All Saints’ Day, Memorial Sunday, Eternity Sunday songs and worship resources in Voices Together
This article is part originally appeared as a part of the Mennonite Church USA MennoSnapshots series on Voices Together.
Katie Graber is an ethnomusicologist, who studies race and ethnicity in a variety of contexts, including Mennonite music, American music and European opera. She has taught classes on Western music history and world music, and she accompanies Suzuki recitals and school choirs. She leads singing at her church in Columbus, Ohio, and chairs the Intercultural Worship committee for the Voices Together project.
Celebrating All Saints’ Day is a centuries-old Christian tradition, now typically observed on Nov. 1. Mennonites do not have a practice of venerating saints, but many congregations have adopted this celebration as a way to honor deceased friends and relatives — “saints” in a more colloquial understanding of those who have influenced our faith lives. A related commemoration is Memorial Sunday or Eternity Sunday, described by Mennonite Church Canada’s online resource center, Common Word, in this way: “A memorial adaptation of All Saints Day, observed primarily in Canada and Germany, commemorating members of congregations and communities who have died within the past year or in prior years. Usually observed on the last Sunday of the Christian Year the week before the start of Advent.”
The Common Word link above includes resources for Memorial Sunday/Eternity Sunday, and this blog post will highlight additional material in Voices Together that are related to Memorial Sunday, Eternity Sunday and All Saints’ Day. In addition to the worship resources and songs listed below, worship planners can search the “Topics and Uses In Worship Index” for entries such as these:
- All Saints’ Day.
- Death and Eternal Life.
- Eternal Life.
- Heritage (entries include 16th-Century, 16th-Century Anabaptist, Before 1500 and African American).
- Indigenous Communities: Resources Related to.
- Reign of Christ.
VT 920 O Ancient of Days (by Eric Massanari, USA, 2019) is a prayer labeled with the heading “Eternity Sunday/Memorial Sunday/All Saints’ Day.” The small w inside a circle at the bottom of the page indicates that additional material about this prayer is included in the Voices Together Worship Leader Edition. Readers can search the Worship Leader Edition for this title to find the prayer and a brief essay. Here is an excerpt: “Eternity Sunday, Memorial Sunday, or All Saints’ Day may include an opportunity for participants to name those who have died … This may also be an occasion for a response practice, such as coming forward to light a candle, lay a stone, or place a flower … Informing the community in advance that remembering those who have died will be the focus of worship gives those for whom grief is recent or raw a chance to prepare themselves or choose to worship elsewhere.”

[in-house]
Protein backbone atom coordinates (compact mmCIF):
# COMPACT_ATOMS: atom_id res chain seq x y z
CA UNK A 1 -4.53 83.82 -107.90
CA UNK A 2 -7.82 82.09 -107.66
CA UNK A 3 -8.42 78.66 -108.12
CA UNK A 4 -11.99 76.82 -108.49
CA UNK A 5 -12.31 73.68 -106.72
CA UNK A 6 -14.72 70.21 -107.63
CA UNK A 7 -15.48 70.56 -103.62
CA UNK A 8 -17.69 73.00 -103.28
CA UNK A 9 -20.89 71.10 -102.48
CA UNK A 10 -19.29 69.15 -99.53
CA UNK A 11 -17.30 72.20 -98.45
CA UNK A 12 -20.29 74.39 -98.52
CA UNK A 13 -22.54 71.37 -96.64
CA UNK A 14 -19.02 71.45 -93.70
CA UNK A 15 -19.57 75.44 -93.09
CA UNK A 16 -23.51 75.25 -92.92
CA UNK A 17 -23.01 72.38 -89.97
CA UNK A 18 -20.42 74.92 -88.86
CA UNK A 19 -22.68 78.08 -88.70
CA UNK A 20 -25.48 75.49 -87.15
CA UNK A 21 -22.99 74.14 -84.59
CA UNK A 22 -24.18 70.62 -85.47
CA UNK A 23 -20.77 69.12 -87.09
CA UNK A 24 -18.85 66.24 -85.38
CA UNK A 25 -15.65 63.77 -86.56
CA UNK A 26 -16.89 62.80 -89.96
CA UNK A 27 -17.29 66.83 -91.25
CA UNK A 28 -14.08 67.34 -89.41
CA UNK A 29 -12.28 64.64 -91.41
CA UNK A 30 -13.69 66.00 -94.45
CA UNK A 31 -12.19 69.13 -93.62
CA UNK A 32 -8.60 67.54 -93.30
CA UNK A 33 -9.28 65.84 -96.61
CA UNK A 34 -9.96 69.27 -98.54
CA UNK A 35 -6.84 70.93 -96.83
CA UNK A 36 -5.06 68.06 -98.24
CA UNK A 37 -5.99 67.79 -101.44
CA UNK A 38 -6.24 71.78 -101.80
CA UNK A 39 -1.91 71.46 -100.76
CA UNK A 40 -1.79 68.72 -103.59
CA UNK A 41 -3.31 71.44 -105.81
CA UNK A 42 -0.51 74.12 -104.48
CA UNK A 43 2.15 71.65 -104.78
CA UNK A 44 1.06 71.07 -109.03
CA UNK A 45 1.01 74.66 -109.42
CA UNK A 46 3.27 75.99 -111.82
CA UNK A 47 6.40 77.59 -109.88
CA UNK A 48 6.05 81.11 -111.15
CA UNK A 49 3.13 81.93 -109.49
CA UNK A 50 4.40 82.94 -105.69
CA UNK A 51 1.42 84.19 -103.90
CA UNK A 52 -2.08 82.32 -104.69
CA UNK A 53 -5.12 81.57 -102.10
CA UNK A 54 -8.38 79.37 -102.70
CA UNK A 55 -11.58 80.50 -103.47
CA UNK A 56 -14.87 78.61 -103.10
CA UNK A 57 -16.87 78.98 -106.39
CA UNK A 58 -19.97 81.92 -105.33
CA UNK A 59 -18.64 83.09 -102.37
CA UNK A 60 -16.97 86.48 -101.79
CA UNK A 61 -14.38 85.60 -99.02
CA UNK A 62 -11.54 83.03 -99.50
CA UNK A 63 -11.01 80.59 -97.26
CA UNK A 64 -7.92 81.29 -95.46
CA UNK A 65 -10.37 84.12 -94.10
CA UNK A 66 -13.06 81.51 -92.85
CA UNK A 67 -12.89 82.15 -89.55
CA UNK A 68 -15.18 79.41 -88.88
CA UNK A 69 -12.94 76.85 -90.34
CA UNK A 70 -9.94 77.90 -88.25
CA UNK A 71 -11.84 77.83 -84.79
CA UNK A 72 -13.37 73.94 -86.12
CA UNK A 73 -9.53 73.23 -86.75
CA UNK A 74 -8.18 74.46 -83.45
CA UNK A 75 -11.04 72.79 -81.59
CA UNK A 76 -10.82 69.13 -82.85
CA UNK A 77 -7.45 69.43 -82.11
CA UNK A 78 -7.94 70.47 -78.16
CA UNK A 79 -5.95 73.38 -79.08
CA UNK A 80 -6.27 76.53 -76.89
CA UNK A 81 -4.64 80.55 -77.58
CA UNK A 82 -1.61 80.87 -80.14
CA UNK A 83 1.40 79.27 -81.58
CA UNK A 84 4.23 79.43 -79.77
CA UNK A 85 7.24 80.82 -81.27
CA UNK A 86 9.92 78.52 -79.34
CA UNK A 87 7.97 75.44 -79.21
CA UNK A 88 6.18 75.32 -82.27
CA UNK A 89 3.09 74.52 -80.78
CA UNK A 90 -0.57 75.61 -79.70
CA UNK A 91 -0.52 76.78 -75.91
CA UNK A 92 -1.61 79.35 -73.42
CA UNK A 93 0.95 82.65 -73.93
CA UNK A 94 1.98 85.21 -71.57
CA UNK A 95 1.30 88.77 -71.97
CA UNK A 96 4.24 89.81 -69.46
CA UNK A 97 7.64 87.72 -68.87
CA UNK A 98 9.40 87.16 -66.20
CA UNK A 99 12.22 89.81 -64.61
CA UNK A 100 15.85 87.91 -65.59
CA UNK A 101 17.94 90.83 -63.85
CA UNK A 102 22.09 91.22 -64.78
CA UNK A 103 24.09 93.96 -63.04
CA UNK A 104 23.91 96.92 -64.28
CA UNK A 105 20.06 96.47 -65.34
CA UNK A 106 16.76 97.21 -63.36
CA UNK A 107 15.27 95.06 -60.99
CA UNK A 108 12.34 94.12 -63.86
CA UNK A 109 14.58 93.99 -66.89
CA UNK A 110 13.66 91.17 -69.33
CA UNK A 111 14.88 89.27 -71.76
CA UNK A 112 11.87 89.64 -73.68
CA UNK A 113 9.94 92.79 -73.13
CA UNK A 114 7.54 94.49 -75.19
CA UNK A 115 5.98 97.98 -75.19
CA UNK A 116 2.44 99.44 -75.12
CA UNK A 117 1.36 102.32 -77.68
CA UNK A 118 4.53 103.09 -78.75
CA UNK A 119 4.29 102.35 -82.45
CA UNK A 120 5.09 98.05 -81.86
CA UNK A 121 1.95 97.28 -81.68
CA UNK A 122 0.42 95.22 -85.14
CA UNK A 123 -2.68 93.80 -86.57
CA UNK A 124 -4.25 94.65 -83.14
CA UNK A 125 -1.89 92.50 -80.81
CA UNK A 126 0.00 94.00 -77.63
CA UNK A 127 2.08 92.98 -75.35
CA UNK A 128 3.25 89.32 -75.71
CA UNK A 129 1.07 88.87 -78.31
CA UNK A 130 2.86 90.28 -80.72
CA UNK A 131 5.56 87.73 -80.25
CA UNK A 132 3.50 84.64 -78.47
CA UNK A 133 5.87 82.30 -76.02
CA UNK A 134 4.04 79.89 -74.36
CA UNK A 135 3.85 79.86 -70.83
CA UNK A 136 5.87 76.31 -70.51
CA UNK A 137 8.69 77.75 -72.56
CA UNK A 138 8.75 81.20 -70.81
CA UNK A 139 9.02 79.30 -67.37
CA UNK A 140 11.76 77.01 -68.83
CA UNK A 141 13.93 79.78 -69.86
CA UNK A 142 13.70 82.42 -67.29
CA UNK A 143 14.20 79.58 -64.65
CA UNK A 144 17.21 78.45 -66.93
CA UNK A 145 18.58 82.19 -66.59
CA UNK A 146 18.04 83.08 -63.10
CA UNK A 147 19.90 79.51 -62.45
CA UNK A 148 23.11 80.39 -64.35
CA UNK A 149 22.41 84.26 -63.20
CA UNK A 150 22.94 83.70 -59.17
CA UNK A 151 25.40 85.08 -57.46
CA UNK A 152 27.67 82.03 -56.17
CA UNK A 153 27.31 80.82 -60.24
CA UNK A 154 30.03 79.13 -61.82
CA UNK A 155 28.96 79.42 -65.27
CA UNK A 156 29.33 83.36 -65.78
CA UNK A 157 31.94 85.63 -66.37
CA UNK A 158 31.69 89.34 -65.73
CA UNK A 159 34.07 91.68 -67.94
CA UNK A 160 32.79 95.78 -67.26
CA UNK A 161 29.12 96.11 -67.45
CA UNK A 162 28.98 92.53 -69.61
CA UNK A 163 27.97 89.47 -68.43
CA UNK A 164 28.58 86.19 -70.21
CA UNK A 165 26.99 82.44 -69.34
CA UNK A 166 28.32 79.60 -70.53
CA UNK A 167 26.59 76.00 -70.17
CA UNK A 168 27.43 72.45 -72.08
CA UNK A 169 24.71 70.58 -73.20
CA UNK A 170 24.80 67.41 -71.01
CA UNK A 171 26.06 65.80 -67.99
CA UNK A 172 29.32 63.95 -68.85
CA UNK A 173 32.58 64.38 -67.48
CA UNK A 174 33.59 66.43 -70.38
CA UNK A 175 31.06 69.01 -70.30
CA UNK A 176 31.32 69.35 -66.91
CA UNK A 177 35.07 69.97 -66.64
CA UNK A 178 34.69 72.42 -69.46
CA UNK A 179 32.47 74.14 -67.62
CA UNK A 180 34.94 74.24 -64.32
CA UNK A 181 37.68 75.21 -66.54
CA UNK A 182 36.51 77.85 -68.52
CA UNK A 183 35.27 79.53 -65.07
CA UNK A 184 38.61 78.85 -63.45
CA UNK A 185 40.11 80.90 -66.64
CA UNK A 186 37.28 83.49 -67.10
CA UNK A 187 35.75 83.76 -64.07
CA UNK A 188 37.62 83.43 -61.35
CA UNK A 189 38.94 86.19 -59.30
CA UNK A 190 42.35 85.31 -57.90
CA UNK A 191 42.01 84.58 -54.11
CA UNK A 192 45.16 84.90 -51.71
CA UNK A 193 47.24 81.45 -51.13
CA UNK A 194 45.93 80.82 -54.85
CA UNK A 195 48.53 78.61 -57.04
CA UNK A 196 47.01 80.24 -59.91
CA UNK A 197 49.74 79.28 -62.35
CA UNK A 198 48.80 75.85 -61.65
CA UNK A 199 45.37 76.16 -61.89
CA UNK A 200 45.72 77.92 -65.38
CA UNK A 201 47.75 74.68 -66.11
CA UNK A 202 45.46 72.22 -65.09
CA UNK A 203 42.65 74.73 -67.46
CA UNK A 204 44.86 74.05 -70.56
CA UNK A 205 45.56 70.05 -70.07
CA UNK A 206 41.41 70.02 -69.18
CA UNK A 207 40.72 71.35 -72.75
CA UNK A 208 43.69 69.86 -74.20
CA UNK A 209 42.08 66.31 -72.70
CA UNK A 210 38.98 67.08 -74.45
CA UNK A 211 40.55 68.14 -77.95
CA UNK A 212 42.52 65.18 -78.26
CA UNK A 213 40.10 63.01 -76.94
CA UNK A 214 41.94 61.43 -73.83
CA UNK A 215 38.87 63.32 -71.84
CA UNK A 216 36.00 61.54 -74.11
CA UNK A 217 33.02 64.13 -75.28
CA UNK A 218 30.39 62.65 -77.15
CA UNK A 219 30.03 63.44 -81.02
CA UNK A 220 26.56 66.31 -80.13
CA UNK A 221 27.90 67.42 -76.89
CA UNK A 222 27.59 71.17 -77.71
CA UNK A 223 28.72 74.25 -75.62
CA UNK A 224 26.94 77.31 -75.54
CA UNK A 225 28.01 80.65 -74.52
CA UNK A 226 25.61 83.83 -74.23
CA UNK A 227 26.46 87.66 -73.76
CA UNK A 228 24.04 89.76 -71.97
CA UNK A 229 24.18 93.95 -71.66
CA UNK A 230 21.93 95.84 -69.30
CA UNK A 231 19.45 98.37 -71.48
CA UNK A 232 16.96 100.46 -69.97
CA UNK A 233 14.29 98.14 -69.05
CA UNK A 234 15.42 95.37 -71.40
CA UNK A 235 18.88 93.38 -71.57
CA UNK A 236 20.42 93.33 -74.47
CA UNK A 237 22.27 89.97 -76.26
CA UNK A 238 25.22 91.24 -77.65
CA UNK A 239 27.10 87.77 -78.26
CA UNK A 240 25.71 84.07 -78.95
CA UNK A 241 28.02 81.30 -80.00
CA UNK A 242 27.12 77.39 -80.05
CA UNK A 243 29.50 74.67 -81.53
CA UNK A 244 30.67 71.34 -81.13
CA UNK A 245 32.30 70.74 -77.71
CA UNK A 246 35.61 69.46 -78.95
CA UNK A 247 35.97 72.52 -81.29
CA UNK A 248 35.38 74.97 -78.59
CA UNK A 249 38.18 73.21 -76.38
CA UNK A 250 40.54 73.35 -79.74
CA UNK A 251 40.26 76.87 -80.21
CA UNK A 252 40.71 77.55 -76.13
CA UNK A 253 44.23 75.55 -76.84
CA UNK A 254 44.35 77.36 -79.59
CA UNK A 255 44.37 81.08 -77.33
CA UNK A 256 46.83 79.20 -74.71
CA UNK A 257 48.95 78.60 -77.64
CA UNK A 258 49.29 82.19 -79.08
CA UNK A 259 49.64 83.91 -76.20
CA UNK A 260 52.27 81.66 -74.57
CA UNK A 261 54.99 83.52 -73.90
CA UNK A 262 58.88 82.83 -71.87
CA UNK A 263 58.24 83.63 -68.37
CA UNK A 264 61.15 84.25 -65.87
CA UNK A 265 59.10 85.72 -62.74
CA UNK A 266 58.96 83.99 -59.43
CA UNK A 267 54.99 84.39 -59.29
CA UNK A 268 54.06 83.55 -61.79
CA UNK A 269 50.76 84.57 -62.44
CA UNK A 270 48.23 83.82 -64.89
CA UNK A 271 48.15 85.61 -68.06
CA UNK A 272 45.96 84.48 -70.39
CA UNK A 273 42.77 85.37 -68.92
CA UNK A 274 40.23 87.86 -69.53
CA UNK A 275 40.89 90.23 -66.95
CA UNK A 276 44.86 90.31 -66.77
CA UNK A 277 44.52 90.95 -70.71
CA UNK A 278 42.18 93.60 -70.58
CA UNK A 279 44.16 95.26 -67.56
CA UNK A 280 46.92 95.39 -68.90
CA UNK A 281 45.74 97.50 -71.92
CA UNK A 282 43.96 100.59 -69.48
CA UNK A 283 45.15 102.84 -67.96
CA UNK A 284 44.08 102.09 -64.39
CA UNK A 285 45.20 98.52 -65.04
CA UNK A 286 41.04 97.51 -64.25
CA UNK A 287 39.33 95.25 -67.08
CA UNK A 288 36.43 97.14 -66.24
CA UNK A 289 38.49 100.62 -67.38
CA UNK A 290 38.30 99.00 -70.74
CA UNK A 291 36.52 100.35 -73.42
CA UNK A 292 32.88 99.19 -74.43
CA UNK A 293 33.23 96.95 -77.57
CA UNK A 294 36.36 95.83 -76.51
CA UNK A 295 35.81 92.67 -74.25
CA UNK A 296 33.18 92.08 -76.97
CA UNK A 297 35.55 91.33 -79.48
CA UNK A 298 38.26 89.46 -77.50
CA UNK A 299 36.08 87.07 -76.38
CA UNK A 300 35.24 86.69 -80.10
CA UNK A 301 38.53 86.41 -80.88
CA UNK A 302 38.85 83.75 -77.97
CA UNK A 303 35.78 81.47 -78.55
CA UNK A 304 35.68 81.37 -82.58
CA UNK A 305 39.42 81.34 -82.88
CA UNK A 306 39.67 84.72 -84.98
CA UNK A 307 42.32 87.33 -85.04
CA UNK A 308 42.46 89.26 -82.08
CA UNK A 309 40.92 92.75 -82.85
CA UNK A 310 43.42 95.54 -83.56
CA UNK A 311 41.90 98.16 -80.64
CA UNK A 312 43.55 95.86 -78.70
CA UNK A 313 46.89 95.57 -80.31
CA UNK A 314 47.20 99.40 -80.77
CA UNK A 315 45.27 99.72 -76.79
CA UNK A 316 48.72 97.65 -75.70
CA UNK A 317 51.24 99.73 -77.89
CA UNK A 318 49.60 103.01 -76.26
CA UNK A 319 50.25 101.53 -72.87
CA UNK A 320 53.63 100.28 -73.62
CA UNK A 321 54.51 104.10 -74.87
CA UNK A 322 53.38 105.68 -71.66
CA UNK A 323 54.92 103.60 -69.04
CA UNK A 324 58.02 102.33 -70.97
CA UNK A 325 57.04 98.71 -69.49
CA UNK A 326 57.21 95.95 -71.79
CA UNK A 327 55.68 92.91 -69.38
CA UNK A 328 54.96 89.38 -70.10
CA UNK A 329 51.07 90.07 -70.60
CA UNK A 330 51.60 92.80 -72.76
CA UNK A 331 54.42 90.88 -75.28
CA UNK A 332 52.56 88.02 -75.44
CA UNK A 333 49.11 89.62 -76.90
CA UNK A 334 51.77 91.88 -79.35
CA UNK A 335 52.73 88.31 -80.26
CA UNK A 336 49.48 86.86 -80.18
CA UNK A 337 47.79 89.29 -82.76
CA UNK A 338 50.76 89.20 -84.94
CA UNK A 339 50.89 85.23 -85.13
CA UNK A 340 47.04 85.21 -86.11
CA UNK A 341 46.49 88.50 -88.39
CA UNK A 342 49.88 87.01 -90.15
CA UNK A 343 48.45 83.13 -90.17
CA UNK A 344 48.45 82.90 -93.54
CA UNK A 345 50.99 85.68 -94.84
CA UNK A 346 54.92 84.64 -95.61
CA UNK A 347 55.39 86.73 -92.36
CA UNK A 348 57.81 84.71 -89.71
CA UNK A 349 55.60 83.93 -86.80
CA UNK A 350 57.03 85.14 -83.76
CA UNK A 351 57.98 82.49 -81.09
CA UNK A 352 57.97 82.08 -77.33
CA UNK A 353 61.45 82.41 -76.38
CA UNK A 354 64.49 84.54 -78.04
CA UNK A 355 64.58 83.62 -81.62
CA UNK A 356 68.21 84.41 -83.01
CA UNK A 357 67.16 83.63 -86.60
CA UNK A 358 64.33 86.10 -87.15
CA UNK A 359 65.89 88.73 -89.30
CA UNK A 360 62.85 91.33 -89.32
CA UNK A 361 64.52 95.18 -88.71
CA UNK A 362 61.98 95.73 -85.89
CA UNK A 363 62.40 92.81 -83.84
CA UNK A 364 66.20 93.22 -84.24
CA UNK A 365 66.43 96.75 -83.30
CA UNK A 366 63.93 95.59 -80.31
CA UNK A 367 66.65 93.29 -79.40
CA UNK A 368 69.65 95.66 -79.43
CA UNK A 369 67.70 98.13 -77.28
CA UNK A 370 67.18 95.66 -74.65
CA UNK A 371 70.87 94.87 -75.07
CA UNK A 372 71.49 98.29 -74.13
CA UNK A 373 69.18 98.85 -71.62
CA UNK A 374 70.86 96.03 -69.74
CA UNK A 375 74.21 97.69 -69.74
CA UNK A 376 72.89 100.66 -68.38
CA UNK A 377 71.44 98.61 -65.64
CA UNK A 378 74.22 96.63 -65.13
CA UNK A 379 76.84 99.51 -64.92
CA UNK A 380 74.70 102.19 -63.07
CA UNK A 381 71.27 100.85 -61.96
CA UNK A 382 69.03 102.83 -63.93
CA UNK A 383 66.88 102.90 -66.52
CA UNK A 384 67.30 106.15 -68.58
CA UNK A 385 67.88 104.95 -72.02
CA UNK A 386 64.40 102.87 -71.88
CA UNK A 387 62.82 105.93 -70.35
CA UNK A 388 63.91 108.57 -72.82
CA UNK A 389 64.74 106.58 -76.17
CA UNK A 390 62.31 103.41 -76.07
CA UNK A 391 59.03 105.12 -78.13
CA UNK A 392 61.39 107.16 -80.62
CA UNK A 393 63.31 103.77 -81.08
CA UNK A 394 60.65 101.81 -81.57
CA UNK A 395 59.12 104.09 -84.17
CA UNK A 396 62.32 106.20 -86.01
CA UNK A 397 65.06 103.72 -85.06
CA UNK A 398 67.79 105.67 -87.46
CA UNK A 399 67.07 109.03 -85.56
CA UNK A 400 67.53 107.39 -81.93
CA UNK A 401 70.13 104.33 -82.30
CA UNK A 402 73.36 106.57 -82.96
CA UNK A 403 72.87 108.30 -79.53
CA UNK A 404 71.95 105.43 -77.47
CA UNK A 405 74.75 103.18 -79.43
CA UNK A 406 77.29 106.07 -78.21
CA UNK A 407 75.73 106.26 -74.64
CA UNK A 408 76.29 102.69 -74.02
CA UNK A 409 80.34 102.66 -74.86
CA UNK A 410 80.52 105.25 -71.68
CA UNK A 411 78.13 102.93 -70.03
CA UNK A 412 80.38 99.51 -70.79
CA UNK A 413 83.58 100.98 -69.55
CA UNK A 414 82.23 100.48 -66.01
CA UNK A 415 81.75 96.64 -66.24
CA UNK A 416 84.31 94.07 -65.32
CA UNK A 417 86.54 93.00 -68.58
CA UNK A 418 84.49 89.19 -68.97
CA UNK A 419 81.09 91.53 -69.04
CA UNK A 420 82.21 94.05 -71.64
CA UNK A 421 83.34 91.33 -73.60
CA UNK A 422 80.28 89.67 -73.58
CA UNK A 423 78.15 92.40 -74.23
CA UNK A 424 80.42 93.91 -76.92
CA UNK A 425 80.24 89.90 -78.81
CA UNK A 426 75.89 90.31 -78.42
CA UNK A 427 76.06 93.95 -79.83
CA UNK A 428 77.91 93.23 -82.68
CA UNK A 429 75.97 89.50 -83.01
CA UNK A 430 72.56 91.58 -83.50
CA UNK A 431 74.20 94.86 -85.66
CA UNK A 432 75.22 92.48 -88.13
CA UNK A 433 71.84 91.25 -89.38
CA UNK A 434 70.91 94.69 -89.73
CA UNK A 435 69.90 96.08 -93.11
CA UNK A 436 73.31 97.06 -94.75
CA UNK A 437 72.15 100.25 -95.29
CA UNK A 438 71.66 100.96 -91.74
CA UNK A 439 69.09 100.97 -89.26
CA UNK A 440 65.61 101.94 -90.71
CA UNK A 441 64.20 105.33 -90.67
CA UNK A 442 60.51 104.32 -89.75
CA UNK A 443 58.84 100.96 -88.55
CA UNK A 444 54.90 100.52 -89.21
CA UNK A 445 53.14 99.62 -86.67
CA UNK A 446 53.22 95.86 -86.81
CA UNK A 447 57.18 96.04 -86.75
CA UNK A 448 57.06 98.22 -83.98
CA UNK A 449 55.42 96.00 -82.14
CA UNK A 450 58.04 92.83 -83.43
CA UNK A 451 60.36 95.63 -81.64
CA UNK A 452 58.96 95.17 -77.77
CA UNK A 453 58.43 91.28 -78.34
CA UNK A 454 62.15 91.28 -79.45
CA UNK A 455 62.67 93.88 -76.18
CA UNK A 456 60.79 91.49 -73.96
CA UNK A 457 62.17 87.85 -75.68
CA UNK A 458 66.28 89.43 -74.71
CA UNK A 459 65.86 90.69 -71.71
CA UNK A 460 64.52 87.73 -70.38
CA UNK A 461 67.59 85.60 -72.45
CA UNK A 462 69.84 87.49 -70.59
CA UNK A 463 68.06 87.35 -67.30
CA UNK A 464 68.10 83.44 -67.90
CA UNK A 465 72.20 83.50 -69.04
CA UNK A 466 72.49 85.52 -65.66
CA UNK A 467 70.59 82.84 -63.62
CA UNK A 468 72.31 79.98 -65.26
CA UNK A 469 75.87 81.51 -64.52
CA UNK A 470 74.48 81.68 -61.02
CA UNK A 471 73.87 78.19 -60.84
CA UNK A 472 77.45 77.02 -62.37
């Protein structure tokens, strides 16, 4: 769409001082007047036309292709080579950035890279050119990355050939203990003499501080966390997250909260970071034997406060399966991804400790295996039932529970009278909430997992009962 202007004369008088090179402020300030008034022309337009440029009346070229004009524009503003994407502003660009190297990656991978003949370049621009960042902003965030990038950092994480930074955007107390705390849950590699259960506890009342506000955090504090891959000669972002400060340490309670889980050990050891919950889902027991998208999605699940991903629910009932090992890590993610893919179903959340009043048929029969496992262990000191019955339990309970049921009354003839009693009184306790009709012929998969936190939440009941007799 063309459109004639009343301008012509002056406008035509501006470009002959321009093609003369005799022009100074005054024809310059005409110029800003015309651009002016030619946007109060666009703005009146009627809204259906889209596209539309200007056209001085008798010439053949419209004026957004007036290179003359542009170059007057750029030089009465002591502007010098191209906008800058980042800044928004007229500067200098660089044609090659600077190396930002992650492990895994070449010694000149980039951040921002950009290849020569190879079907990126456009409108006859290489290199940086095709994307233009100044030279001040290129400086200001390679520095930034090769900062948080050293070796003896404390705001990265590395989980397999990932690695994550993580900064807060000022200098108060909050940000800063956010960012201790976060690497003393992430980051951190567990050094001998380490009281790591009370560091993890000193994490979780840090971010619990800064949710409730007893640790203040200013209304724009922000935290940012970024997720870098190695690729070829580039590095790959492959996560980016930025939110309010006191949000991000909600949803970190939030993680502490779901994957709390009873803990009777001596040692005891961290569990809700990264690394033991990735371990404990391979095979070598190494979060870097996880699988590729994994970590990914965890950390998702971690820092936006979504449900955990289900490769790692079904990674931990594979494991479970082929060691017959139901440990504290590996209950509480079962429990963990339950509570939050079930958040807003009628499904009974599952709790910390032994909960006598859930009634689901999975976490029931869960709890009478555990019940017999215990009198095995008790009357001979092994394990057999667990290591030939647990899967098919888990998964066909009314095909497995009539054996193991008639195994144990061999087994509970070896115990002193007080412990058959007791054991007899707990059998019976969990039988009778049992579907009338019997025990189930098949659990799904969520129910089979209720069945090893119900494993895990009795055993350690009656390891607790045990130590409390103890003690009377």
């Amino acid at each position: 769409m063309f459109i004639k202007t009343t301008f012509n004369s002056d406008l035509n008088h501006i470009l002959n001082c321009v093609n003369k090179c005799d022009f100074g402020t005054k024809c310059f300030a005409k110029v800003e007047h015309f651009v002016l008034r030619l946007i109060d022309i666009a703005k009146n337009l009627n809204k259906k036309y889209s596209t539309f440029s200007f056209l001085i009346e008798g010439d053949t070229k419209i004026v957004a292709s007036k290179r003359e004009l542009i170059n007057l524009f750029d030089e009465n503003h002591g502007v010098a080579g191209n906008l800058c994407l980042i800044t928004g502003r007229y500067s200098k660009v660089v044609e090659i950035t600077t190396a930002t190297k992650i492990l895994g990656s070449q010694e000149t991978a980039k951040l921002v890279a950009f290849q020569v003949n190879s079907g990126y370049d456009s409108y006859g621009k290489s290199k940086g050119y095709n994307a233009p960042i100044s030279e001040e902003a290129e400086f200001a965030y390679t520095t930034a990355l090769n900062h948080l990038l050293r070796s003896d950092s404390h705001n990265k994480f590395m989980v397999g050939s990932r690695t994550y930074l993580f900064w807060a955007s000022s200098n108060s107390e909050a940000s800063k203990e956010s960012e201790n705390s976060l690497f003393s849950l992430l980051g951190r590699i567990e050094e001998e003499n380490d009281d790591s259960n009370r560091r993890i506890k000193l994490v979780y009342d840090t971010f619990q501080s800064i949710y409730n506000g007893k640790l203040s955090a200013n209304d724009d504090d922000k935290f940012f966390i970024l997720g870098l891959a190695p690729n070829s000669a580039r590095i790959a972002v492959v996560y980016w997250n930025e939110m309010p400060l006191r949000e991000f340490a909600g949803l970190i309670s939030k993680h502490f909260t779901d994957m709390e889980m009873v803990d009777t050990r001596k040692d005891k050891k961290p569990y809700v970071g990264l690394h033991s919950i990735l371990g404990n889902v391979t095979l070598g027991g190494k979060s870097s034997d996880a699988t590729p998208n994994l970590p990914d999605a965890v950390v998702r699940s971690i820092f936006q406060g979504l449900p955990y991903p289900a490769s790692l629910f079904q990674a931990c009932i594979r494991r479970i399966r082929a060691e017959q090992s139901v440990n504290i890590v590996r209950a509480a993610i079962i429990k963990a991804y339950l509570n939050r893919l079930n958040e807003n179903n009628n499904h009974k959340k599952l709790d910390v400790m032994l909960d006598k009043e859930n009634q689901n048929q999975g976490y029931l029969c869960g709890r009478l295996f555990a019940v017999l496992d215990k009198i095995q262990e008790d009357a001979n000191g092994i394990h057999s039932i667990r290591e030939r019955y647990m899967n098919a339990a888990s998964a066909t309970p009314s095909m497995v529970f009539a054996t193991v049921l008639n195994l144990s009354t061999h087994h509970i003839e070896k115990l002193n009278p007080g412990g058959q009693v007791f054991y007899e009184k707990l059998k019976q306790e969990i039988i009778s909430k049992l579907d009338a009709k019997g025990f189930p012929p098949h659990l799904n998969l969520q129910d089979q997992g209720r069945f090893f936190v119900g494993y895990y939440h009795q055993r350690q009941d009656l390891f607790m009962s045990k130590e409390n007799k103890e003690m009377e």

VT 334 Alive is a visual art piece by Anne Hostetler Berry (USA, 2018). The Worship Leader Edition includes artist statements about this piece and all other visual art included in Voices Together. In her artist statement, Hostetler Berry explains that this image is “an unapologetic commentary on the concepts of dark and light within the context of life and death,” with the black cross here representing “strength, power, and beauty.” The focus on resurrection, along with the image’s words, “We will all be changed” and “I am making all things new,” could be connected in worship to death, life, grief and more.
VT 981 Everlasting God is a prayer adapted from Hymnal: A Worship Book and the Mennonite Minister’s Manual. It speaks to God’s presence through a myriad of emotions connected to All Saints’ Day and Memorial Sunday: loneliness, fear, hope, sorrow and comfort.
VT 43 God, Be the Love
Text and music by Richard Bruxvoort Colligan (USA, 2004); text based on the “Prayer of St. Patrick” (Ireland, 5th century)
Richard Bruxvoort Colligan is a songwriter and presenter on music and spiritual formation. He wrote “God, Be the Love” while studying for a Theology and the Arts master’s degree, and he has written many Psalm settings and other songs with the description, “Adventurous, imaginative songs for the ever-evolving church.”